ISSN 2398-2993      

Osteomyelitis

obovis
Contributor(s):

Mike Reynolds

Paul Wood


Introduction

  • Cause: osteomyelitis may occur secondary to acute or chronic infection with pyogenic bacteria. It may occur following traumatic or surgical bacterial inoculation of a wound or via hematogenous spread from septic foci. Trauma, ischemia and foreign bodies may also predispose to osteomyelitis.
  • Signs: acute or chronic, non-weight bearing lameness, heat, pain, swelling, pyrexia, draining sinus tracts.
  • Diagnosis: clinical findings consistent with disease, diagnostic imaging, bone biopsy with positive culture.
  • Treatment: antibiotic therapy based on culture and sensitivity is critical to a successful outcome
  • Prognosis: guarded.

Pathogenesis

Etiology

  • Osteomyelitis is a challenging condition across all species and has been defined as inflammation and infection of the bone and bone marrow.
  • In young animals, Salmonella spp Salmonella spp particularly the cattle adapted, Salmonella dublin Salmonellosis is often associated with clinical disease.
  • In older animals Trueperella pyogenes Trueperella pyogenes is the most common isolate, often in combination with anaerobes such as Fusobacterium necrophorum Fusobacterium necrophorum.
  • Osteomyelitis in neonates may also occur secondary to fractures of the metacarpus or metatarsus, through inappropriate use of calving chains Dystocia Calving aids: correct use.
  • Actinomycosis (lumpy jaw) Actinomycosis is a specific type of osteomyelitis affecting the mandible +/- maxilla of cattle.

Predisposing factors

General

  • Post-traumatic or post-surgical bacterial inoculation of wounds.

Specific

Pathophysiology

  • Hematogenous spread of bacteria may disrupt the blood supply to bone tissue through the occlusion of small vessels and reduced blood flow. This will exacerbate bone necrosis and facilitate the localized spread of infection.
  • The metaphysis of long bones contains sparse mononuclear phagocytes and sluggish blood flow in the metaphyseal sinusoids which favor bacterial proliferation.
  • Epiphyseal growth plate perfusion occurs via small vessels which form a closed capillary plexus which favor the deposition of pyogenic bacteria.
  • Young animals are predisposed to hematogenous osteomyelitis due to the presence of metaphyseal vascular anastomoses which reduce blood flow and promote bacterial seeding.
  • Hematogenous osteomyelitis in cattle can be defined as physeal or epiphyseal in origin:
    • Physeal osteomyelitis usually originates at or near the growth plates and is most common in the distal extremities of the metacarpus, metatarsus radius or ulnar bones.
    • Epiphyseal osteomyelitis originates at or near the junction of the subchondral bone and the immature epiphyseal joint cartilage and is most common in the distal femoral condyle, patella and distal radius.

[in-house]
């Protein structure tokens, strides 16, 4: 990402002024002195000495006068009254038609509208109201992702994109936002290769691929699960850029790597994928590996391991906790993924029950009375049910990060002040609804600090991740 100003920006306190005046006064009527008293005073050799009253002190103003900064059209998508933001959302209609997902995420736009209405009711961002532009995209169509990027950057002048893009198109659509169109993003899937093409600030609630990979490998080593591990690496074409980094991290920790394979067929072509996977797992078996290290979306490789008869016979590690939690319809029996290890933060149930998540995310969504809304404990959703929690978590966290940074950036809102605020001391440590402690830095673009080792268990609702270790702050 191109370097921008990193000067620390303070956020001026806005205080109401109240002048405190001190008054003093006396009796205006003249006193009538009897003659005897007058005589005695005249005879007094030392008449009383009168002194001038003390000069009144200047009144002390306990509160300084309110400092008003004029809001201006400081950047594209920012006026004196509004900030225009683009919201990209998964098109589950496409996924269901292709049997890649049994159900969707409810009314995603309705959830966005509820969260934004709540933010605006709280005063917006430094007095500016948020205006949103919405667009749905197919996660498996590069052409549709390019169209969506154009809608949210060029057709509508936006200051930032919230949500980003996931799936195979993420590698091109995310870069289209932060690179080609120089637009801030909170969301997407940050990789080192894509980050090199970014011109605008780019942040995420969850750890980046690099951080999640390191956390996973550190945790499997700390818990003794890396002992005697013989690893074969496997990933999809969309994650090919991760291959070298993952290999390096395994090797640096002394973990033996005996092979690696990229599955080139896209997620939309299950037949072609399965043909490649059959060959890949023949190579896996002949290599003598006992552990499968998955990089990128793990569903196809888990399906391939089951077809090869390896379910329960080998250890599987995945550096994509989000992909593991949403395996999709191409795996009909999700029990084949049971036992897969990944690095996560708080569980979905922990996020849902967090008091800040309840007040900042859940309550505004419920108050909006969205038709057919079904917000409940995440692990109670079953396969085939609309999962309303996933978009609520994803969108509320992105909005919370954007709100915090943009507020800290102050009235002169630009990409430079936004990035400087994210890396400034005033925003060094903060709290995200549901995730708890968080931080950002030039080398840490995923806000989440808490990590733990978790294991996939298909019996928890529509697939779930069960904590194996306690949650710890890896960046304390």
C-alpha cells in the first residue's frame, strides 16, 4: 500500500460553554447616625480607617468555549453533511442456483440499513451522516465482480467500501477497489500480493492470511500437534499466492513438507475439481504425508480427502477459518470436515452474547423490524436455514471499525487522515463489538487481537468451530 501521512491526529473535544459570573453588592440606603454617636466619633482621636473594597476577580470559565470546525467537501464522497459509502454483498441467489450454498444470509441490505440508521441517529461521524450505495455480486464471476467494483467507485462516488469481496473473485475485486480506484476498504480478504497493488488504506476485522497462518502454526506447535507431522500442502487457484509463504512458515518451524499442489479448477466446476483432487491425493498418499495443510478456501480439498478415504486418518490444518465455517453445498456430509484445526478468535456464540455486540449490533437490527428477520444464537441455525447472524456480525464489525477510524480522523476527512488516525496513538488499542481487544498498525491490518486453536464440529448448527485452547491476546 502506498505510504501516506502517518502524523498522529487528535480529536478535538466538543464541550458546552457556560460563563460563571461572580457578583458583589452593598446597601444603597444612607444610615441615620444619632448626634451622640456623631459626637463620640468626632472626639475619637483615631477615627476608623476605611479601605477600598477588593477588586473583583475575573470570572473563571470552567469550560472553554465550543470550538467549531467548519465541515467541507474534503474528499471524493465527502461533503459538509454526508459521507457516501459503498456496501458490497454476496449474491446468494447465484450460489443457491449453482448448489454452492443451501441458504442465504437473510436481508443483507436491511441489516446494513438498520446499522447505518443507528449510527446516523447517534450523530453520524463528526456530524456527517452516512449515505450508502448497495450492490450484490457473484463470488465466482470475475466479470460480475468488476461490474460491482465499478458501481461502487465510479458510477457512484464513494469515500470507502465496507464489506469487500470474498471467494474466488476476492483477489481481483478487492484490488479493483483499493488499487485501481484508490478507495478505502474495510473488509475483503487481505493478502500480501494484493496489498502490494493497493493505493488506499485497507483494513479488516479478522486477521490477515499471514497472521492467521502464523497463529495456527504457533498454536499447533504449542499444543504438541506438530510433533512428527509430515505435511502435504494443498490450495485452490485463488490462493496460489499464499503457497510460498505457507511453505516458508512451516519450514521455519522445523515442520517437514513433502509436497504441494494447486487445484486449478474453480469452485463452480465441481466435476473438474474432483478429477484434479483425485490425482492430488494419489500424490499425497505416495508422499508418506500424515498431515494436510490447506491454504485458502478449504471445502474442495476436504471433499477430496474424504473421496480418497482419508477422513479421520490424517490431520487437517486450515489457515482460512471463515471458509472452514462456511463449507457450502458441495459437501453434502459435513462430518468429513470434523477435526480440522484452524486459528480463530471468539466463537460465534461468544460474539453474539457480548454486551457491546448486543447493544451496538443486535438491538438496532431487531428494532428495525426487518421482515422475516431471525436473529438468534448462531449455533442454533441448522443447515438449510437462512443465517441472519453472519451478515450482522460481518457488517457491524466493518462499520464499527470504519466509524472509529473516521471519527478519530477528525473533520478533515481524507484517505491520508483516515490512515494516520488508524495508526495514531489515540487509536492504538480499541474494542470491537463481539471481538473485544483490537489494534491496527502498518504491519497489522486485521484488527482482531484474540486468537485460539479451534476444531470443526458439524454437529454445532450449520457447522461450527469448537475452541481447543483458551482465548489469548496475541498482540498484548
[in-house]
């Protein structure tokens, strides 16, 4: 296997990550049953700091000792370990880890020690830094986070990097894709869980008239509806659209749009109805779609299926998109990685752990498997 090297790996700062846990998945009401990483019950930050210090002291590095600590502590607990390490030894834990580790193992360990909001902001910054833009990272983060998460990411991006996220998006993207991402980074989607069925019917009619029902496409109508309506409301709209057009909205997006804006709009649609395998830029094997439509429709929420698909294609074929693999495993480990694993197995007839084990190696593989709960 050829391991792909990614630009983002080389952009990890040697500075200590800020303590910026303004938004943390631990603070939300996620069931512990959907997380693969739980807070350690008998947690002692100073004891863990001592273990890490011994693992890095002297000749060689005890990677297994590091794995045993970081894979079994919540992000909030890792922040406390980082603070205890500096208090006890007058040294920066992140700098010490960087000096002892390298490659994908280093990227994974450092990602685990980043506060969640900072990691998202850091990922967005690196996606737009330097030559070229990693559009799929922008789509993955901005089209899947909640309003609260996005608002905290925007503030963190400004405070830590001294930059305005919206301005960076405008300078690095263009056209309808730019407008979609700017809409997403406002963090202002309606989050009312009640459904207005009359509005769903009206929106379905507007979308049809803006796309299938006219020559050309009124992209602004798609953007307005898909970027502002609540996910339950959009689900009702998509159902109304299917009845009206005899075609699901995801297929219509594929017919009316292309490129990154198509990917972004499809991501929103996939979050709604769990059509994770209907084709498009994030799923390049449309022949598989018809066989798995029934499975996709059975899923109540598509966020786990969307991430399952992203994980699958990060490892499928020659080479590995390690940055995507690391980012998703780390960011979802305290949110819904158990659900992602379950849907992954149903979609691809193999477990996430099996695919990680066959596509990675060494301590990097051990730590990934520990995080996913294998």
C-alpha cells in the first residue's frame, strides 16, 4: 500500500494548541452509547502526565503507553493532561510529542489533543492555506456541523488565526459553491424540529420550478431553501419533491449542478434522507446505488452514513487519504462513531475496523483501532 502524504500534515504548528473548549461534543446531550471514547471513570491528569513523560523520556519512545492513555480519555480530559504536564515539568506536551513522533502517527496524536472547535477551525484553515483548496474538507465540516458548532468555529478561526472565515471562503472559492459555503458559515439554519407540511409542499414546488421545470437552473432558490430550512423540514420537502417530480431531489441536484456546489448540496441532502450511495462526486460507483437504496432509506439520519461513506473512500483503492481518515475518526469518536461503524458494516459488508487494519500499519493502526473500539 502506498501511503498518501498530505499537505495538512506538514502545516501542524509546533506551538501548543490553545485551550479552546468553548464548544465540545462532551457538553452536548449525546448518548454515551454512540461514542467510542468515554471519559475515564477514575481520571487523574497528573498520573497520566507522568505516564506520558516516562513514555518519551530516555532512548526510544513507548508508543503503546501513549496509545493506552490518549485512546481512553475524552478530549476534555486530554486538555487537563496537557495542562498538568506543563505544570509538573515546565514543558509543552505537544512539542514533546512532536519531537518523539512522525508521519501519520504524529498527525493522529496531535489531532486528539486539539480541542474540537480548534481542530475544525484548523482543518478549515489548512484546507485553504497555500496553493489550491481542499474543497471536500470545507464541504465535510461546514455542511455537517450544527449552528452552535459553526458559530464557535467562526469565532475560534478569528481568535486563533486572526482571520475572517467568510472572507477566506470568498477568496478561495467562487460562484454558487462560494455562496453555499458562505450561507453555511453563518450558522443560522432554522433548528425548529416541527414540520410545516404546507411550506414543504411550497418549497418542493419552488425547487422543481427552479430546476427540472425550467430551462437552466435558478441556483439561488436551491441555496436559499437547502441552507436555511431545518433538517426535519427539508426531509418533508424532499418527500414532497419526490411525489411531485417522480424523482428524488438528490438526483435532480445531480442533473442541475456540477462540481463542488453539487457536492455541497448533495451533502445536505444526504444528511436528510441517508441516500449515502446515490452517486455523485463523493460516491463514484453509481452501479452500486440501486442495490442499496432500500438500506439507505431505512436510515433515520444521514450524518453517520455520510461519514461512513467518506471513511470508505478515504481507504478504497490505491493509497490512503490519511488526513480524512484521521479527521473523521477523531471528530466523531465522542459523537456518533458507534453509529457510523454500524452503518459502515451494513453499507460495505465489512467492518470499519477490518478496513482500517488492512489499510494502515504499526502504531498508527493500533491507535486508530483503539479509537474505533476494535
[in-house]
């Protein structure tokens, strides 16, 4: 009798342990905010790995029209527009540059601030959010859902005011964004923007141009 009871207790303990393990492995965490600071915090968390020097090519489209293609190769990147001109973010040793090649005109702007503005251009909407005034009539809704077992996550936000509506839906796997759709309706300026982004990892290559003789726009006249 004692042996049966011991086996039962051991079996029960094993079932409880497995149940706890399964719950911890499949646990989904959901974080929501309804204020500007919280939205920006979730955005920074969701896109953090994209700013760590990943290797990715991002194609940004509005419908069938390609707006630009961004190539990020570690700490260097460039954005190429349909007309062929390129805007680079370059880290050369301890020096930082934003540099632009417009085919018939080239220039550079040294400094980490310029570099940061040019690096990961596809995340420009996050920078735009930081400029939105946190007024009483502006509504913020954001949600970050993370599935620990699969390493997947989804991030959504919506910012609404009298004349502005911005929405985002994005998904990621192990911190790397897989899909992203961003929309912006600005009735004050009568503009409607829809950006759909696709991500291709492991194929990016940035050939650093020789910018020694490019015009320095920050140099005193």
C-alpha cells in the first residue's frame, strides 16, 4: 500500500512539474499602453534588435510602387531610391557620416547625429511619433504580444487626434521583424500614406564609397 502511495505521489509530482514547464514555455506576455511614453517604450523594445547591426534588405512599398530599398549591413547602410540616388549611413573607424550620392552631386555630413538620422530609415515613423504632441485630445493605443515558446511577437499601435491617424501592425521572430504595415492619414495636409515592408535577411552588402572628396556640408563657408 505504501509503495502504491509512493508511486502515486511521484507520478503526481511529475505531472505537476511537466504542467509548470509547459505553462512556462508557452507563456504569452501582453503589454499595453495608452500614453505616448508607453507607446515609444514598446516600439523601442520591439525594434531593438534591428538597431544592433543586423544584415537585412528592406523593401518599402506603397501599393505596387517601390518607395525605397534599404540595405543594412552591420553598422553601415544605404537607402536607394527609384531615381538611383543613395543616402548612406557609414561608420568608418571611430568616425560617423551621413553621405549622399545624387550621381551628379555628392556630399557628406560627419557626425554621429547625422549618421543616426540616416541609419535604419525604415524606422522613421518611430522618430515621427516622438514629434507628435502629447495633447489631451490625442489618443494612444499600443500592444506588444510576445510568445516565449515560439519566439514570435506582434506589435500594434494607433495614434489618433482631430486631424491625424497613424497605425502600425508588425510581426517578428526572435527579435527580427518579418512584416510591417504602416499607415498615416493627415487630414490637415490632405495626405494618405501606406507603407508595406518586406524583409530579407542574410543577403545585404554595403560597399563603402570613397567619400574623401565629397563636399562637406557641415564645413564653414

Timecourse

  • Clinical signs in acute cases of osteomyelitis develop rapidly over a short number of days, whilst chronic disease can be defined as being present for several weeks with radiographic findings consistent with bone sequestra, draining sinus tracts and changes in bone architecture.

Epidemiology

  • Hematogenous osteomyelitis is more frequently encountered than post traumatic osteomyelitis in cattle, with disease more commonly seen in young animals.

Diagnosis

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Treatment

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Prevention

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Outcomes

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Further Reading

Publications

Refereed Papers

  • Recent references from PubMed and VetMedResource.
  • Gieling F, Peters S, Erichsen C, Richards R G, Zeiter S & Moriarty T F (2019) Bacterial osteomyelitis in veterinary orthopaedics: Pathophysiology, clinical presentation and advances in treatment across multiple species. Vet J (250), 44–54 PubMed.
  • Vogel S R & Anderson D E (2014) External skeletal fixation of fractures in cattle. Vet Clin Food Anim (30), 127–142 PubMed.
  • Desrochers A & Francoz D (2014) Clinical management of septic arthritis in cattle. Vet Clin Food Anim (30), 177–203 PubMed.
  • Desrochers A, Anderson D E & St Jean G (2008) Surgical diseases and techniques of the digit. Vet Clin Food Anim (24), 535–550 PubMed
  • Fajt V R. & Apley M D (2001) Antimicrobial Issues in bovine lameness. Vet Clin Food Anim 17 (1), 159-173 PubMed.
  • Verschooten F, Vermeiren D & Devriese L (2000) Bone infection in the bovine appendicular skeleton: a clinical radiographic and experimental study. Vet Radiol & Ultrasound 41 (2), 250-260 PubMed.
  • Cabell E (1998) Surgical repair of an infected metacarpal fracture in a young calf. Cattle Practice 6 (4), 329-333 VetMedResource.
  • Firth E C, Kersjes A W, Dik K J & Hagens F M (1987) Haematogenous osteomyelitis in cattle. Vet Rec 120 (7), 148-152 PubMed.

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